The result—huge grids of framed fragments that come together to form closely cropped portraits—have to be seen in person to be truly appreciated. Bey has said that he created these collaged portraits because no single image can ever capture a person’s depth and complexity, and he wanted to challenge stereotypical ideas about Black teenagers. But Bey’s formal choices—the fracturing and intentional misalignment of the parts—highlight how young people that age are works in progress. Against warm red backgrounds, these high school students pulse with life. They try on pieces of selves to check the fit. They get to be kids experimenting with being adults, a stage of life too many Black children are denied. In Bey’s images, these Black teens have time. They have a present and also a future.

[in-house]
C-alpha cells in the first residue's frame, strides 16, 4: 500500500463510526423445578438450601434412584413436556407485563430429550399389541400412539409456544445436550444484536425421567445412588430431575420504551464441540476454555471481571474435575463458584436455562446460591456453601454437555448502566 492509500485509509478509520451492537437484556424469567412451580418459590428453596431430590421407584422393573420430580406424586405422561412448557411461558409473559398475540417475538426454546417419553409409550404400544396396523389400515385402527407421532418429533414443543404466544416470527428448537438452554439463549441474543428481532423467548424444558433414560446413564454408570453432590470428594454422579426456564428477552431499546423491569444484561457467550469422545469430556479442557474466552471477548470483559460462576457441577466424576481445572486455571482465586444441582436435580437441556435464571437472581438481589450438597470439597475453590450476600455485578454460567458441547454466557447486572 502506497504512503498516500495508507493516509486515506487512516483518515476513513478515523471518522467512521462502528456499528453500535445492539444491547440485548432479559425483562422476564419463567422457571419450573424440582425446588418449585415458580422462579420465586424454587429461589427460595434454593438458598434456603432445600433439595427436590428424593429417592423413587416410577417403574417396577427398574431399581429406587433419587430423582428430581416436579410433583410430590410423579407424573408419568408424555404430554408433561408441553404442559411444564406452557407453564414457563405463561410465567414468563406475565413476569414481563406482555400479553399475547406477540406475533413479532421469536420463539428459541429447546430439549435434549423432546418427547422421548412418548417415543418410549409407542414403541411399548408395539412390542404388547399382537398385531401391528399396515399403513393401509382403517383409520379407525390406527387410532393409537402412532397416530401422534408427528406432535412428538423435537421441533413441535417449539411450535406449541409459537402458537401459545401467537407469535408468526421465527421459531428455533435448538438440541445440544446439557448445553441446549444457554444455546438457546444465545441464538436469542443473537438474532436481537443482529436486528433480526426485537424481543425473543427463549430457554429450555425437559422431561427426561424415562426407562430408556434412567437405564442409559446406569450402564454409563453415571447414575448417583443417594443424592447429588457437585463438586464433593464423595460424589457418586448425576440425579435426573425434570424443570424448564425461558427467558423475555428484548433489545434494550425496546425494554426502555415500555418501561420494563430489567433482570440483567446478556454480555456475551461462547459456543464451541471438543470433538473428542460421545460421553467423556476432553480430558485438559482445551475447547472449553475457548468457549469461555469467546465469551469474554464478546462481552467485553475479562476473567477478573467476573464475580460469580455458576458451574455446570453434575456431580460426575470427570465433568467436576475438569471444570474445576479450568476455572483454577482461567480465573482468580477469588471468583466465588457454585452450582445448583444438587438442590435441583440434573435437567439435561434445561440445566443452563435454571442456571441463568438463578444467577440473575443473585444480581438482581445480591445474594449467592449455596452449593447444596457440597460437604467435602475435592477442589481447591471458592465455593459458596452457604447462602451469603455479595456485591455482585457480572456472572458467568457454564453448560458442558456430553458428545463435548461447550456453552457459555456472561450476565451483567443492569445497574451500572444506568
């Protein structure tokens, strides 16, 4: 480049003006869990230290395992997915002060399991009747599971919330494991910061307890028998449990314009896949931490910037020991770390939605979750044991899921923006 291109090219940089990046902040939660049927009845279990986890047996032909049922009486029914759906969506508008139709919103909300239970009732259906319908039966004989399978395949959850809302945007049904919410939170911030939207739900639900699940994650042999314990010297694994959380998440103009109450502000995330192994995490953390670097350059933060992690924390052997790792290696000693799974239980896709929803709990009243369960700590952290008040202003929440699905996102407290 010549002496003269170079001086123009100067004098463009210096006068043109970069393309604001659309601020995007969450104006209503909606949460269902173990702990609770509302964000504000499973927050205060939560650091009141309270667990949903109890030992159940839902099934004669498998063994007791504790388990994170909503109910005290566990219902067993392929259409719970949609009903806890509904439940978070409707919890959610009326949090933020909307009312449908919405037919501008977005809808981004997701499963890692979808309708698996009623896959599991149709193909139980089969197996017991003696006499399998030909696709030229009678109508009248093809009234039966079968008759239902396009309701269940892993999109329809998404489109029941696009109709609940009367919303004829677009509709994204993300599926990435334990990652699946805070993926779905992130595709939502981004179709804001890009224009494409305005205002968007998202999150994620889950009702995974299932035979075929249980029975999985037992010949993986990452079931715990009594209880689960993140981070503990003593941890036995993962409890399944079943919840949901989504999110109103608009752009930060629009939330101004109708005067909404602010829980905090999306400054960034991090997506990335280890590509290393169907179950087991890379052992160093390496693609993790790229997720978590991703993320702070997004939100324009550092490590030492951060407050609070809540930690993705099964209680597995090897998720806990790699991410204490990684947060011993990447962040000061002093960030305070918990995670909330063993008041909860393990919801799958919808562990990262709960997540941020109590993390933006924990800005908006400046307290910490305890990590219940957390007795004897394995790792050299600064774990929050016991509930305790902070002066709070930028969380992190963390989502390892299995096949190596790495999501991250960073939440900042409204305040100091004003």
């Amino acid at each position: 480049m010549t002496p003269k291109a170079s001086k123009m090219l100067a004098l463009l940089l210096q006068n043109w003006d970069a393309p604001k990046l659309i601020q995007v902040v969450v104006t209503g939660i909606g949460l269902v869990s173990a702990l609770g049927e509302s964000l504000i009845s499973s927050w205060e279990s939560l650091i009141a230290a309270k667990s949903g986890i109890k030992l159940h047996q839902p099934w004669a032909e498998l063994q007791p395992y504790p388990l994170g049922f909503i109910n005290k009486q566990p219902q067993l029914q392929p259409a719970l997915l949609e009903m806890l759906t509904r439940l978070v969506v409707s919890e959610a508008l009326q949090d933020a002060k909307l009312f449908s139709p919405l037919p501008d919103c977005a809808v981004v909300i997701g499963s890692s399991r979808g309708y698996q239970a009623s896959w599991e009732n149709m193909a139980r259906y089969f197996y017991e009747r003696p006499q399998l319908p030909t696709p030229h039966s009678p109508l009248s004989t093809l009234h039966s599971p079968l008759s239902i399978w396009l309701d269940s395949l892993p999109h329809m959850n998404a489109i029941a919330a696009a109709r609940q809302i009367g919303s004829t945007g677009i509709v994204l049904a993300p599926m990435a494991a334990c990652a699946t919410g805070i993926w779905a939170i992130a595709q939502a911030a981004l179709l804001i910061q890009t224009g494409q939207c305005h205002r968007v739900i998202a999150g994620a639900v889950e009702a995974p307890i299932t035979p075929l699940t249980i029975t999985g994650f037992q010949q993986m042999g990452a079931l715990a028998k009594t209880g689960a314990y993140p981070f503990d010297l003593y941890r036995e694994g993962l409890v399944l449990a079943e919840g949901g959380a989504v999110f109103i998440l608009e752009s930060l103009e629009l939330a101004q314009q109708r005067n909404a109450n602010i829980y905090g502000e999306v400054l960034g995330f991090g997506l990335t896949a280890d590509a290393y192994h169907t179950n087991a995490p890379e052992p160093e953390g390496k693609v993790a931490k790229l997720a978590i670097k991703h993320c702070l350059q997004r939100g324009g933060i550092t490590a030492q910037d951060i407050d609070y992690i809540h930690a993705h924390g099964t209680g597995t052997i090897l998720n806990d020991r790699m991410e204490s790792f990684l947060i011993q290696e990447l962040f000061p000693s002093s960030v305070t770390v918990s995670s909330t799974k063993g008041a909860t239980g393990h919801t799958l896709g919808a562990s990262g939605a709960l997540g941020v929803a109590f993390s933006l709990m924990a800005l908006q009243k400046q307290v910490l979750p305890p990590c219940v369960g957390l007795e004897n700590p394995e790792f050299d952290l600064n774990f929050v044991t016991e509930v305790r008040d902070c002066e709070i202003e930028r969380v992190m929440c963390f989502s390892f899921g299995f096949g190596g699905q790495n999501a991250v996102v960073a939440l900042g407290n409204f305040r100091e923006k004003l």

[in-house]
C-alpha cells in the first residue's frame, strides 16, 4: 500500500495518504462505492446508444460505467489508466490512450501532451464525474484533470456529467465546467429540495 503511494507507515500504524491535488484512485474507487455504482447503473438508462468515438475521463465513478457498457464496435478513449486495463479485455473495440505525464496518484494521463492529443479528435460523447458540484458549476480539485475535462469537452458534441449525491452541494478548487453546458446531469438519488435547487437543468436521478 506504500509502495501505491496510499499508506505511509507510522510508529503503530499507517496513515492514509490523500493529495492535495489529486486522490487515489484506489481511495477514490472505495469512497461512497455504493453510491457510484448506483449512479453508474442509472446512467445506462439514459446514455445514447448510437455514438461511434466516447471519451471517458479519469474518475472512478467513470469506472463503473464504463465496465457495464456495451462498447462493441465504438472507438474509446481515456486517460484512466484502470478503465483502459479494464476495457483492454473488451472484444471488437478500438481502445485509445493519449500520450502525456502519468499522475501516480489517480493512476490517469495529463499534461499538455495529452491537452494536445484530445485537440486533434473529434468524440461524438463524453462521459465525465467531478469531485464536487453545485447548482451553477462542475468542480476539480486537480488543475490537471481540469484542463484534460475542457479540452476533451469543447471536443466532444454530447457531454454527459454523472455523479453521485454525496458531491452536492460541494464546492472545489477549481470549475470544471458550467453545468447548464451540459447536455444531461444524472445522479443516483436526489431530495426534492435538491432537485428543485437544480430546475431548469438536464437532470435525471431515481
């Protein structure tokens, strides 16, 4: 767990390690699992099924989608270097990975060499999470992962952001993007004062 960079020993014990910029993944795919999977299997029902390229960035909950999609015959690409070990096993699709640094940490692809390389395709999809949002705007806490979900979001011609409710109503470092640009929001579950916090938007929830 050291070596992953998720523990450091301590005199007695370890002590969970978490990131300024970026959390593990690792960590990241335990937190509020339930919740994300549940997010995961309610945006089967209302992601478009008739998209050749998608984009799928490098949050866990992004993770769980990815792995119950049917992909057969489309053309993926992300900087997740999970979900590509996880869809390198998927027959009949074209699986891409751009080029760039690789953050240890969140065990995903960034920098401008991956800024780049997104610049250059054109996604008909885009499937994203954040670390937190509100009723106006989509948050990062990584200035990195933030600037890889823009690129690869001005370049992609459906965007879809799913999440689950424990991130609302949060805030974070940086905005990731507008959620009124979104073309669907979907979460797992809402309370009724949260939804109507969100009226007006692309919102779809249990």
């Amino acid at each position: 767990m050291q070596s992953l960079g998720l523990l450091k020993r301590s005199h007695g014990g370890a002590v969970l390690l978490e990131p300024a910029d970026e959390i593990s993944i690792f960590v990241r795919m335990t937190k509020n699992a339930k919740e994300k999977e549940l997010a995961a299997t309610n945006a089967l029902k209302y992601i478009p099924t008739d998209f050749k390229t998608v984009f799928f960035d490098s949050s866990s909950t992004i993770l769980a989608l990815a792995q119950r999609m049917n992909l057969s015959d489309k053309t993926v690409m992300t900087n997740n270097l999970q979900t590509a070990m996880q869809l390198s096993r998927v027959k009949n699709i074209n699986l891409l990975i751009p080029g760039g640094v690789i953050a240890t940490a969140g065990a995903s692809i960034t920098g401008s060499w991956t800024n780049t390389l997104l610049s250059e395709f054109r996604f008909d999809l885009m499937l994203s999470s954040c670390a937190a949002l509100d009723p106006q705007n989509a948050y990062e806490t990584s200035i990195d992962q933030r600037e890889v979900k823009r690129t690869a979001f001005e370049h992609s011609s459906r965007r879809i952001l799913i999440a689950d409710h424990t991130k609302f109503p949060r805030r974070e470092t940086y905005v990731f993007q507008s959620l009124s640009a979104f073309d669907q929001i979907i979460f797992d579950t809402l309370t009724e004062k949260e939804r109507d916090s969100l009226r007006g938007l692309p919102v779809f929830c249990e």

There’s a reason this show opens with Richard Misrach’s huge photograph Hazardous Waste Containment Site, Dow Chemical Corporation, Mississippi River, Plaquemine (1998). The ghostly trees on either side of a chain-link gate here gesture at an image central to the old plantation romance: live oaks whose spreading limbs drip skeins of moss. Those haunted trees appear in this show too, creating a canopy over the entrance to a former Georgia plantation in Sally Mann’s Untitled (1996) and hanging over a row of identical wood frame houses with deep porches in Misrach’s own Restored Slave Cabins, Evergreen Plantation, Edgard, Louisiana (1998). But the trees in the exhibition’s first photograph stand as witnesses to a more recent horror, the petrochemical industry’s ravaging of the land and water along a 150-mile stretch of the Mississippi River between Baton Rouge and New Orleans. Formal symmetry—trunks leaning in on either side, the gate in the middle, and a gray sky between the branches indistinguishable from the gray water between the reflected limbs—creates an achingly beautiful image of an ongoing crime. The large scale of the photograph and its sharp focus invite you to walk into the frame, even as the subject matter—How deep is that water? What kind of waste is being “contained”?—pushes you away. But it’s too late to escape. The trick of light on glass means your reflection is already there, standing in that polluted pond.